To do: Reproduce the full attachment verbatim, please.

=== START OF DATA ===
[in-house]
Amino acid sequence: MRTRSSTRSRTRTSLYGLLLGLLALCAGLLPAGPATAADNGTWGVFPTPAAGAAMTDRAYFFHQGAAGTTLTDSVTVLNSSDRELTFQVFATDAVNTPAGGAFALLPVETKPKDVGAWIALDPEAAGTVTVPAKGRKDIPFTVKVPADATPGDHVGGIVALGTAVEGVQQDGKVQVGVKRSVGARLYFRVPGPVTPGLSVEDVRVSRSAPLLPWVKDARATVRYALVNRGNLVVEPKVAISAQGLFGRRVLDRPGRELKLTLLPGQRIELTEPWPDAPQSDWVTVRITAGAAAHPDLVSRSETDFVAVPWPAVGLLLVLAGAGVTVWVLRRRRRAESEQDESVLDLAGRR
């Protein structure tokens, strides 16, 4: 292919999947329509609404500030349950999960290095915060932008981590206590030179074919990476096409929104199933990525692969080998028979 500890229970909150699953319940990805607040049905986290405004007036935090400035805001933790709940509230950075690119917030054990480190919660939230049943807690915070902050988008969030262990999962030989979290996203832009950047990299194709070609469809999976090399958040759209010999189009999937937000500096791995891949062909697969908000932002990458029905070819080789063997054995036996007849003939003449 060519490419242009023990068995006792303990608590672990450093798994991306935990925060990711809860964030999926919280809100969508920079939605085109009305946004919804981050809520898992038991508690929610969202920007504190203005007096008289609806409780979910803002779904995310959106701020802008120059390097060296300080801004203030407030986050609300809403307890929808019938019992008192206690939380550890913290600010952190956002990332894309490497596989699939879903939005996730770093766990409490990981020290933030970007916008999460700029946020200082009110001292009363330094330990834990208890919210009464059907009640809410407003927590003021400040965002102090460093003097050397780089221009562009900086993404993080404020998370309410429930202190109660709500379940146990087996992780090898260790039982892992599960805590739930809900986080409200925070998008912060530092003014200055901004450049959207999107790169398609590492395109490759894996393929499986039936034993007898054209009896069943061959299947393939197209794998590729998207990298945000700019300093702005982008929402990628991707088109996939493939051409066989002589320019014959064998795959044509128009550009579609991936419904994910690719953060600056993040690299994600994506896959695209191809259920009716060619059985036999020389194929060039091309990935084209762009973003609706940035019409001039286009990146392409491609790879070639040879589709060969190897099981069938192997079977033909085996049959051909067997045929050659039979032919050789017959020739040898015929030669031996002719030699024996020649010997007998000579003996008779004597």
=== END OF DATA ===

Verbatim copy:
[in-house]
Amino acid sequence: MRTRSSTRSRTRTSLYGLLLGLLALCAGLLPAGPATAADNGTWGVFPTPAAGAAMTDRAYFFHQGAAGTTLTDSVTVLNSSDRELTFQVFATDAVNTPAGGAFALLPVETKPKDVGAWIALDPEAAGTVTVPAKGRKDIPFTVKVPADATPGDHVGGIVALGTAVEGVQQDGKVQVGVKRSVGARLYFRVPGPVTPGLSVEDVRVSRSAPLLPWVKDARATVRYALVNRGNLVVEPKVAISAQGLFGRRVLDRPGRELKLTLLPGQRIELTEPWPDAPQSDWVTVRITAGAAAHPDLVSRSETDFVAVPWPAVGLLLVLAGAGVTVWVLRRRRRAESEQDESVLDLAGRR
């Protein structure tokens, strides 16, 4: 292919999947329509609404500030349950999960290095915060932008981590206590030179074919990476096409929104199933990525692969080998028979 500890229970909150699953319940990805607040049905986290405004007036935090400035805001933790709940509230950075690119917030054990480190919660939230049943807690915070902050988008969030262990999962030989979290996203832009950047990299194709070609469809999976090399958040759209010999189009999937937000500096791995891949062909697969908000932002990458029905070819080789063997054995036996007849003939003449 060519490419242009023990068995006792303990608590672990450093798994991306935990925060990711809860964030999926919280809100969508920079939605085109009305946004919804981050809520898992038991508690929610969202920007504190203005007096008289609806409780979910803002779904995310959106701020802008120059390097060296300080801004203030407030986050609300809403307890929808019938019992008192206690939380550890913290600010952190956002990332894309490497596989699939879903939005996730770093766990409490990981020290933030970007916008999460700029946020200082009110001292009363330094330990834990208890919210009464059907009640809410407003927590003021400040965002102090460093003097050397780089221009562009900086993404993080404020998370309410429930202190109660709500379940146990087996992780090898260790039982892992599960805590739930809900986080409200925070998008912060530092003014200055901004450049959207999107790169398609590492395109490759894996393929499986039936034993007898054209009896069943061959299947393939197209794998590729998207990298945000700019300093702005982008929402990628991707088109996939493939051409066989002589320019014959064998795959044509128009550009579609991936419904994910690719953060600056993040690299994600994506896959695209191809259920009716060619059985036999020389194929060039091309990935084209762009973003609706940035019409001039286009990146392409491609790879070639040879589709060969190897099981069938192997079977033909085996049959051909067997045929050659039979032919050789017959020739040898015929030669031996002719030699024996020649010997007998000579003996008779004597």